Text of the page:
Can a Corporation Have a Heart?

Nancy Flagg Issue 07 - Sept/ Oct 2013, Legal Leave a Comment

Xerox General Counsel Don Liu believes in cause-based corporations

Don Liu attended Columbia University School of Law with the intent of becoming a civil rights lawyer to help the underrepresented and underprivileged, particularly those in the Asian-American community. Upon graduating, rather than becoming a public interest lawyer, he went to work for a Wall Street corporate law firm so that he could pay off his law school debt.

Liu intended for his corporate stint to be temporary, but after getting married and having children, he realized that it was no longer financially feasible to transition into a role as a public interest lawyer. Undaunted, Liu found ways on the corporate road to keep his passion and action for civil rights alive.

don_liu_3Advancing Diversity on Multiple Fronts

After law school, Liu joined Simpson, Thacher & Bartlett, a New York City law firm specializing in mergers and acquisitions. Liu was attracted to the corporate group partly because of its training program, but more so because it had a tradition of partners who served in public office, including former Secretary of State Cyrus Vance.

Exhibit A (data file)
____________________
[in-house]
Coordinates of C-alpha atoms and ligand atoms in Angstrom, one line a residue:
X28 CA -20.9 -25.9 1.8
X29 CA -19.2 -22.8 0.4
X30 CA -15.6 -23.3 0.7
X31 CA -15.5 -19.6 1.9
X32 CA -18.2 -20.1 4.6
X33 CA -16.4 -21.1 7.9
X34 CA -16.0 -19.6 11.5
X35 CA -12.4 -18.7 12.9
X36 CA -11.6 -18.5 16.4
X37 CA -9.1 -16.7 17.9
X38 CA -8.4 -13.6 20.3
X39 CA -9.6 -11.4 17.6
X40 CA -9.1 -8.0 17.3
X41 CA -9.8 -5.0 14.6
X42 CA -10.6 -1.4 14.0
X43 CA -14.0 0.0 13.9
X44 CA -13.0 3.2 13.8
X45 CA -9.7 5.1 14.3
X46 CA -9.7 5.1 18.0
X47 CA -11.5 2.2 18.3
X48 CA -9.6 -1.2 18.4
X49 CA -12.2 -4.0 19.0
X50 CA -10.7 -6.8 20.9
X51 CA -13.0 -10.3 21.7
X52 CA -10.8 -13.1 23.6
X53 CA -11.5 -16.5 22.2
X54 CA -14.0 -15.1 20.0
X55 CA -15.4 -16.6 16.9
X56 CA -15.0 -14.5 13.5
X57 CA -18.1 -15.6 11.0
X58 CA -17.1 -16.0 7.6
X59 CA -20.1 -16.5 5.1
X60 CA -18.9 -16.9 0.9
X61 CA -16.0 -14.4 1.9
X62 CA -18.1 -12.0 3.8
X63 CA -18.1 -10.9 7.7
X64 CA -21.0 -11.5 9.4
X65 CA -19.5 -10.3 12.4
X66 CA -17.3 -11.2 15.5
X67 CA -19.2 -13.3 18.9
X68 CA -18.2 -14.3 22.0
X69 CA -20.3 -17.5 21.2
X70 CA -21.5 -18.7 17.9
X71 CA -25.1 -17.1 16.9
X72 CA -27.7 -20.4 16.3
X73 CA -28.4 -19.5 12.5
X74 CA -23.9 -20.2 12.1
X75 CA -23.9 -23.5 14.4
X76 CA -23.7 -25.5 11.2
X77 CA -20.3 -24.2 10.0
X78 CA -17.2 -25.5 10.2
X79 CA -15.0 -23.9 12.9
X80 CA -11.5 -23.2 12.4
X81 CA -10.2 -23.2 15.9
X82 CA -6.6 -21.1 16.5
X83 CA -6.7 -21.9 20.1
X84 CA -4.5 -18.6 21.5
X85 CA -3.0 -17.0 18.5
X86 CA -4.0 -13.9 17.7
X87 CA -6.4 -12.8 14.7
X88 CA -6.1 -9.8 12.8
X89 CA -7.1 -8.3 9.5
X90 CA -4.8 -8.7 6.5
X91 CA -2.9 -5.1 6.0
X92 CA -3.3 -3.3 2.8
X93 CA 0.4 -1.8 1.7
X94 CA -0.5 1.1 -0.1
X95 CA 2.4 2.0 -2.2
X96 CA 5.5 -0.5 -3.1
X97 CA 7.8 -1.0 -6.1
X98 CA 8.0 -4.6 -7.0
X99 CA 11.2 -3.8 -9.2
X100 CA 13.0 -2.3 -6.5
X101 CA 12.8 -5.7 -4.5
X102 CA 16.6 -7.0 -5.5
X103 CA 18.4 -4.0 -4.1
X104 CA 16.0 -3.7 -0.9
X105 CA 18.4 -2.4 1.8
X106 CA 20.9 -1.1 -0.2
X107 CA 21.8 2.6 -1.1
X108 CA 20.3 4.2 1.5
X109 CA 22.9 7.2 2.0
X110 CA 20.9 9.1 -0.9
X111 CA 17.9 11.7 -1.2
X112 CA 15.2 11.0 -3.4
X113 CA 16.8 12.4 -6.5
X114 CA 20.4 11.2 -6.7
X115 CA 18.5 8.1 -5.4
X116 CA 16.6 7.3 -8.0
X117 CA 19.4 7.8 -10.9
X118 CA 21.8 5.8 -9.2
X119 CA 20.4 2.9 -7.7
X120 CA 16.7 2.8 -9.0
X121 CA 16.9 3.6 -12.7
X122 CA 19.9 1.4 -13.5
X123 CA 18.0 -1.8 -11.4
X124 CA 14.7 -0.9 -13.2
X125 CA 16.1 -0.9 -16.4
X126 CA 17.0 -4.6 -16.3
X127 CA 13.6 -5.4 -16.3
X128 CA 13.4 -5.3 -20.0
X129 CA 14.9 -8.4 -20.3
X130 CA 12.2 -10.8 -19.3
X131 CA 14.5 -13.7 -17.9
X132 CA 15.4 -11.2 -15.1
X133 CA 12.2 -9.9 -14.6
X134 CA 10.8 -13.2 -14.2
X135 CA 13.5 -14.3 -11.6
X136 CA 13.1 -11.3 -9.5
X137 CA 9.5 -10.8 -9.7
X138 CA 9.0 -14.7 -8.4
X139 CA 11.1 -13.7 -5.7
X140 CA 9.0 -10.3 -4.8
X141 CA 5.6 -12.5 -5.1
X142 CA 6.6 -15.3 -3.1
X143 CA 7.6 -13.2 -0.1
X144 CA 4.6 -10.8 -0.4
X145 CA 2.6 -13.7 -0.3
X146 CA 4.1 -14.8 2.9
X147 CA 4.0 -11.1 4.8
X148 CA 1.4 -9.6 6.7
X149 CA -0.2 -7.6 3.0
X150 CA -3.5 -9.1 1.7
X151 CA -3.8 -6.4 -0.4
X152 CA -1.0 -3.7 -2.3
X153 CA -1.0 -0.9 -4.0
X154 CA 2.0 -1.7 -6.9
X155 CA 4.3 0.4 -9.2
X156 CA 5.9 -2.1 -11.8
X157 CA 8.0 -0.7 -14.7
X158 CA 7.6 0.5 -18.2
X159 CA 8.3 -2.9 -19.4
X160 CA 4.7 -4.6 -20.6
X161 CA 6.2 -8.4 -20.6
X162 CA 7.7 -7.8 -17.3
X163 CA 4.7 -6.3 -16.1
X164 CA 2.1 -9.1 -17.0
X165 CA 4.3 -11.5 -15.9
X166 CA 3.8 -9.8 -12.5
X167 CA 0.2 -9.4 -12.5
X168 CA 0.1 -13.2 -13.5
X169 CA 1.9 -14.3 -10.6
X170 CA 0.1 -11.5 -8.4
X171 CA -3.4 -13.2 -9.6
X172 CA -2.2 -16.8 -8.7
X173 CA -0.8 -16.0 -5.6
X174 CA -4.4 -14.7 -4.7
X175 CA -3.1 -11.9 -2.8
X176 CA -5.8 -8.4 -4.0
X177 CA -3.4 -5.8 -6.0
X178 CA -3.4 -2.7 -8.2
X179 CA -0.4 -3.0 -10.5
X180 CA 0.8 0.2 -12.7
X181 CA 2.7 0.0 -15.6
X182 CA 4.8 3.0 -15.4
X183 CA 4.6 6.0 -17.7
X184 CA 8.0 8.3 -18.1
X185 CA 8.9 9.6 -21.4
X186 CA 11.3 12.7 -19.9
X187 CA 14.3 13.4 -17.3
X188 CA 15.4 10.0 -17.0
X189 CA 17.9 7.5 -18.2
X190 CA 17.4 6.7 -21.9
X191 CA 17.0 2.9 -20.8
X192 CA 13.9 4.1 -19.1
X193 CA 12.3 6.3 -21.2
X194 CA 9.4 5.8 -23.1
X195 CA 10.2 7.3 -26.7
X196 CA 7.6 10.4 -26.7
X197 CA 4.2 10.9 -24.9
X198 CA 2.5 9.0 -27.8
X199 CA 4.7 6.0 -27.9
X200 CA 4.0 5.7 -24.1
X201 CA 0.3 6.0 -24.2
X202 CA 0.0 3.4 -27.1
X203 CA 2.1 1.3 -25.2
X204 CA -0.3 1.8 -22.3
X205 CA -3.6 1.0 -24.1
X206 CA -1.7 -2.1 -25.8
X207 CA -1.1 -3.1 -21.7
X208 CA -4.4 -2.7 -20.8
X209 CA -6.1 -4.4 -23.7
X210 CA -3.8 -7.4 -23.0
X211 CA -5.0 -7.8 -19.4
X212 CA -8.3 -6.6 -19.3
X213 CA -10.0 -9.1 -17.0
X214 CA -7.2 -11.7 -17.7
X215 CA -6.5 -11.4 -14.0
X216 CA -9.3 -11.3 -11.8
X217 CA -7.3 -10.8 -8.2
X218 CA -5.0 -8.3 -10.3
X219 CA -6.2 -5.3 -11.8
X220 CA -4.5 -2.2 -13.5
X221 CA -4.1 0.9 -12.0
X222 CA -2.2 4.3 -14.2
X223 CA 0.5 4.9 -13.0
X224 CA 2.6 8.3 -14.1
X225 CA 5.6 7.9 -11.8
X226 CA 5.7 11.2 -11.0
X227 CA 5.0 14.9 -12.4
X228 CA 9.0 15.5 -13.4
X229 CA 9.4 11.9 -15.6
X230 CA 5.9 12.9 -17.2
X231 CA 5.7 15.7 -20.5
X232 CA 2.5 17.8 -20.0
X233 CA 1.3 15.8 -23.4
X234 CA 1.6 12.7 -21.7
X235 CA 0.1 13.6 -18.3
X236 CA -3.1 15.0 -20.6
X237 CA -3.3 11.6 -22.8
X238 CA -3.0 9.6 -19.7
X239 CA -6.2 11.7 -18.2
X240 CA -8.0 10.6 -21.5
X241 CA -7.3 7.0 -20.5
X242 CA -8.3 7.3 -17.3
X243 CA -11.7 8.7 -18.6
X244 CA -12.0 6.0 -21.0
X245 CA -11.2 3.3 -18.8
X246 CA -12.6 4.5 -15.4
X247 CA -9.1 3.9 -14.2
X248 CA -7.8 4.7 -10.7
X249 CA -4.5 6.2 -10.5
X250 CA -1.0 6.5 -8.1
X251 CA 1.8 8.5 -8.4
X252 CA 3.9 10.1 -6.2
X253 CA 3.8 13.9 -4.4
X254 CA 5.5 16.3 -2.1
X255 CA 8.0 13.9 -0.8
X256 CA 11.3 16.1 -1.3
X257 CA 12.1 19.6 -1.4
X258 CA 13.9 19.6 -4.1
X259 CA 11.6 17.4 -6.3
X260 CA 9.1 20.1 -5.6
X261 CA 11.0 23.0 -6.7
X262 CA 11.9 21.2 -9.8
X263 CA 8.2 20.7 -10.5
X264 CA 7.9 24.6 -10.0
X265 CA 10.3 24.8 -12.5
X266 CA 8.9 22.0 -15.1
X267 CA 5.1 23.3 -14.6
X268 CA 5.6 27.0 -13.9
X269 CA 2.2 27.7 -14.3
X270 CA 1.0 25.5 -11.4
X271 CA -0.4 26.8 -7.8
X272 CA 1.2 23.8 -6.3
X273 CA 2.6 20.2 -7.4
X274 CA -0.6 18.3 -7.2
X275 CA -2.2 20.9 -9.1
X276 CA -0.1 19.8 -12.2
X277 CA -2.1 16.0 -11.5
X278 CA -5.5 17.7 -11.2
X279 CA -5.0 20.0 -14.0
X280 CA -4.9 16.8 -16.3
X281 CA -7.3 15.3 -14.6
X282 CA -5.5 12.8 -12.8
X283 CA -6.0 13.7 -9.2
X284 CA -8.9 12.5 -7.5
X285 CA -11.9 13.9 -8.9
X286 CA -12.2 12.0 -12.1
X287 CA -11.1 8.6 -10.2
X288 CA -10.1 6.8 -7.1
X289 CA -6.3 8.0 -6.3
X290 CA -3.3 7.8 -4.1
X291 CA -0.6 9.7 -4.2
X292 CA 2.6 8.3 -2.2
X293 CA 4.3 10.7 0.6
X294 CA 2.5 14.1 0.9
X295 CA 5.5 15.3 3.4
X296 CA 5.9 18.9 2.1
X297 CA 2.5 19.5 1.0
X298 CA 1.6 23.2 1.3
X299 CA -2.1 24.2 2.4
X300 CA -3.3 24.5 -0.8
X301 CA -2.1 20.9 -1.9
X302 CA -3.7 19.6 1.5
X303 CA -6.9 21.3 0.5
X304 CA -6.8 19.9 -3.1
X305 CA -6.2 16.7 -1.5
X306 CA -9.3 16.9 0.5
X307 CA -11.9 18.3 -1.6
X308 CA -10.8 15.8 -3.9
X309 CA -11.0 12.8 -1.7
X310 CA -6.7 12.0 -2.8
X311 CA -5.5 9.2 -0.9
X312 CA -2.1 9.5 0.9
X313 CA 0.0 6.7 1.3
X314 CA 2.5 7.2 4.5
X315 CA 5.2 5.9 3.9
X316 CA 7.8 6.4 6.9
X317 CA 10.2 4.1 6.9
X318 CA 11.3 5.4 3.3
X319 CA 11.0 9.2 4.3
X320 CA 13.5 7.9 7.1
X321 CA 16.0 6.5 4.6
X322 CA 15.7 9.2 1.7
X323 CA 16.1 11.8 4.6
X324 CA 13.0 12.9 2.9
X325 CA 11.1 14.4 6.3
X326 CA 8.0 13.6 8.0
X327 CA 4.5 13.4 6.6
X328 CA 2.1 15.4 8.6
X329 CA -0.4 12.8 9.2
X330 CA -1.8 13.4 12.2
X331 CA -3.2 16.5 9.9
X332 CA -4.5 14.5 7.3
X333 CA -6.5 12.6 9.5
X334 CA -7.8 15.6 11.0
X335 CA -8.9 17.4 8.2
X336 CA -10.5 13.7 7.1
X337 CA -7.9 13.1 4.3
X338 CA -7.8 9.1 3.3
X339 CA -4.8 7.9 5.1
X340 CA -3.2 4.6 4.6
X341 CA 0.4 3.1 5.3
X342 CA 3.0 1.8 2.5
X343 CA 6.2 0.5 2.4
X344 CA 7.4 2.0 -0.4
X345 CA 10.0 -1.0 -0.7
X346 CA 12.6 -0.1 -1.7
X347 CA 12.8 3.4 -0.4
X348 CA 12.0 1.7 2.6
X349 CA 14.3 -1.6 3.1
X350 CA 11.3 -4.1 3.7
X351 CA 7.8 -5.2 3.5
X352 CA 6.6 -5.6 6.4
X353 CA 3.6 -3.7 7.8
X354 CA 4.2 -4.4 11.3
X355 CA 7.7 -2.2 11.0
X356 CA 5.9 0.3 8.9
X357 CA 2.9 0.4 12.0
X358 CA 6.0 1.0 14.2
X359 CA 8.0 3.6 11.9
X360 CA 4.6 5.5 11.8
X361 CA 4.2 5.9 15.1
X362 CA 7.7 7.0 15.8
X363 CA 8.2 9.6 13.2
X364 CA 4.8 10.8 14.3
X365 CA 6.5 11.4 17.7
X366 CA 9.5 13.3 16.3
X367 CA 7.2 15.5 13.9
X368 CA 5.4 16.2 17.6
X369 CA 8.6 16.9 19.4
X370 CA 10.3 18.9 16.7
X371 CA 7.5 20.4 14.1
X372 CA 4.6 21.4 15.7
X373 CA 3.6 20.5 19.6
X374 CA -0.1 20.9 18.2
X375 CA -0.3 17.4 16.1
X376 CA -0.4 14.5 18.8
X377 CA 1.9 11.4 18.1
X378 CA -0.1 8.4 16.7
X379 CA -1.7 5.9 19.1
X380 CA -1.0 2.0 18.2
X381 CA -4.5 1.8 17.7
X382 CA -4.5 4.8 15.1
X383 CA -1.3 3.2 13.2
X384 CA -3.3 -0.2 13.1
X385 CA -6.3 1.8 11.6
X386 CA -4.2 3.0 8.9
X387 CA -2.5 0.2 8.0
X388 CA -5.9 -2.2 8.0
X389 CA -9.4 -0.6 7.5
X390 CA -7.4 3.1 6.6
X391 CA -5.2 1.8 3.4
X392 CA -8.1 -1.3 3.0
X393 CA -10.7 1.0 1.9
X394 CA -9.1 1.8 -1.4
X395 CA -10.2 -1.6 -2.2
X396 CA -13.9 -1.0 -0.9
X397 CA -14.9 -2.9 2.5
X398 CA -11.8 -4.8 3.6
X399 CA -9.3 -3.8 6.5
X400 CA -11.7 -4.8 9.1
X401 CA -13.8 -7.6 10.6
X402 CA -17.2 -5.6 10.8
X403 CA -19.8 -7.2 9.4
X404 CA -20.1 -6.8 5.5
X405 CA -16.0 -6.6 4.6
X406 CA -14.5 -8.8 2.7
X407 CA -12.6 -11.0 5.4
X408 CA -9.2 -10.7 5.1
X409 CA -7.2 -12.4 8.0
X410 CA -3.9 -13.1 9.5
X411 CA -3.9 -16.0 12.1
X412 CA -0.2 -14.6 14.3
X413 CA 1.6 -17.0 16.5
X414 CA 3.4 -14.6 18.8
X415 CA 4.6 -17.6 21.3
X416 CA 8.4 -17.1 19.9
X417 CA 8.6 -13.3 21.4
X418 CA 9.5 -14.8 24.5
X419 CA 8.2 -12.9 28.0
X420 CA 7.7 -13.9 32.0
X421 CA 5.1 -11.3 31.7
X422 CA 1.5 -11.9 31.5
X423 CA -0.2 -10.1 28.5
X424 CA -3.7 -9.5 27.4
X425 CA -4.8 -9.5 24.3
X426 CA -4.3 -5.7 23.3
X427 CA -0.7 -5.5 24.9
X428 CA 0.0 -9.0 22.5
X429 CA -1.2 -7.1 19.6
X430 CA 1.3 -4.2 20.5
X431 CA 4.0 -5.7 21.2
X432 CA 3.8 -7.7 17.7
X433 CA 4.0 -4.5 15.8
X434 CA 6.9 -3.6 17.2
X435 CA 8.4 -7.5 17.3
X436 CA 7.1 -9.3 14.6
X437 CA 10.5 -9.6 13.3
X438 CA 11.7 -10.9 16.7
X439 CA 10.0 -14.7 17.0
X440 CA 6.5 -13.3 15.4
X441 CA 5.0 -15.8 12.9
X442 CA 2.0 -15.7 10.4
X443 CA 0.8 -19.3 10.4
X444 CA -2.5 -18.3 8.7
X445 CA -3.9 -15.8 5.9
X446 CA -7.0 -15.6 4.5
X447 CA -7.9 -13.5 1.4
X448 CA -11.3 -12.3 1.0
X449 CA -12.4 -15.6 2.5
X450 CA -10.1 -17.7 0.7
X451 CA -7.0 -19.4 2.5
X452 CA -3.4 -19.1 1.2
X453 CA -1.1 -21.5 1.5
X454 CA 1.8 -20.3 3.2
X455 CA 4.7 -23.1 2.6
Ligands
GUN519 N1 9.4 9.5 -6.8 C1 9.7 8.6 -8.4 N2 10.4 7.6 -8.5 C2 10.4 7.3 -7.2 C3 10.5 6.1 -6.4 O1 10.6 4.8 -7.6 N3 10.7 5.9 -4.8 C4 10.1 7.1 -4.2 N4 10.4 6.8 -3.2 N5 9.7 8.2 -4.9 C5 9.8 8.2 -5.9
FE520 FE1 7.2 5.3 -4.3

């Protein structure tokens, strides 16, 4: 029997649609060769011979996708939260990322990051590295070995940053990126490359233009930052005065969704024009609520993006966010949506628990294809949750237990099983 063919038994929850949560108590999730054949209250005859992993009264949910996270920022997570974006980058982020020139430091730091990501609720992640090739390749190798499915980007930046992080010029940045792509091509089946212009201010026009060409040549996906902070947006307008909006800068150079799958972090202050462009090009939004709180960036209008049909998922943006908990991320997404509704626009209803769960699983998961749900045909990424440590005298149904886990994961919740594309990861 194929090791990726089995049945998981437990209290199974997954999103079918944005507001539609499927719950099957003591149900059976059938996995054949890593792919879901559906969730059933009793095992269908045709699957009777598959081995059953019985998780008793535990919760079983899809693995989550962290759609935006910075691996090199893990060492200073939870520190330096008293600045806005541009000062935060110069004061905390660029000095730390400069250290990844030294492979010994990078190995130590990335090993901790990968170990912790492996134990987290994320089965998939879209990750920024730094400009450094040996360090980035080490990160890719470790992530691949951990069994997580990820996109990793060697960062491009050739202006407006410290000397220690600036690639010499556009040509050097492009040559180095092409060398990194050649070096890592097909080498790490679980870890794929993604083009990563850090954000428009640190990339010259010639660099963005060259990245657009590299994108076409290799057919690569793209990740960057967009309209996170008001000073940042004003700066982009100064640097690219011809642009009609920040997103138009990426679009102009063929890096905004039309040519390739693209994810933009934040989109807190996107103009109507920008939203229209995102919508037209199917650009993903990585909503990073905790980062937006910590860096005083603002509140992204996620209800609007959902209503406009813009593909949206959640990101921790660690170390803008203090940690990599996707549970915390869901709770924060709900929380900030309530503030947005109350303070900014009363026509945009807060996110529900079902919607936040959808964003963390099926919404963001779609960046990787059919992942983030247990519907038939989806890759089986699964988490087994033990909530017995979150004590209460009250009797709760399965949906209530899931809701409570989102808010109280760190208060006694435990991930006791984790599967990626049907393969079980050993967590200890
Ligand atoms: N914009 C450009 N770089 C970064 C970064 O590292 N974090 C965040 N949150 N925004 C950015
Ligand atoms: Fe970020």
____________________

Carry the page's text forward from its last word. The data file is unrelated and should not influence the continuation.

In his third year as an associate with the firm, he was asked to be on the board of the Asian American Legal Defense and Education Fund (AALDEF). The experience “woke me up,” Liu said. He learned that there were things he could do as a private practice lawyer that benefitted Asian Americans, such as pro bono services and fundraising for AALDEF. When Liu later mentioned to the organization’s Executive Director that he was considering going into public interest law, the director urged him to “stay exactly where you are,” advising that as a corporate lawyer Liu had more power to attract awareness and financial support around the AALDEF mission.

Since “waking up,” Liu has served with many organizations, such as the National Asian Pacific American Bar Association and the Minority Corporate Counsel Association, to promote civil rights and diversity in the practice of law.

Liu currently is focused on professional development programs for Asian-American lawyers. He believes that Asian Americans are often inaccurately viewed as the “model minority” because they have succeeded at lower-level positions in many professions; in reality, though, they have had “very little success at the top and rarely hold C-Suite roles,” according to Liu. The stereotypical attributes of Asian Americans—smart, hardworking and focused—are not the qualities most valued for leadership positions, such as risk-taking, creativity, and boldness, said Liu, who mentors Asian Americans to help them develop the latter skills.

An Entrepreneurial Mindset in the Legal Realm

Liu worked at two law firms before being recruited in house, ultimately as the Deputy Chief Legal Officer at Aetna U.S. Healthcare. He later moved to General Counsel positions at IKON Office Solutions and then Toll Brothers. At each step, he “grew incrementally,” culminating in his job as Senior Vice President, General Counsel and Secretary at Xerox. He credited his experience in different industries and having a “broad set of legal issues” under his belt as preparing him the Xerox role.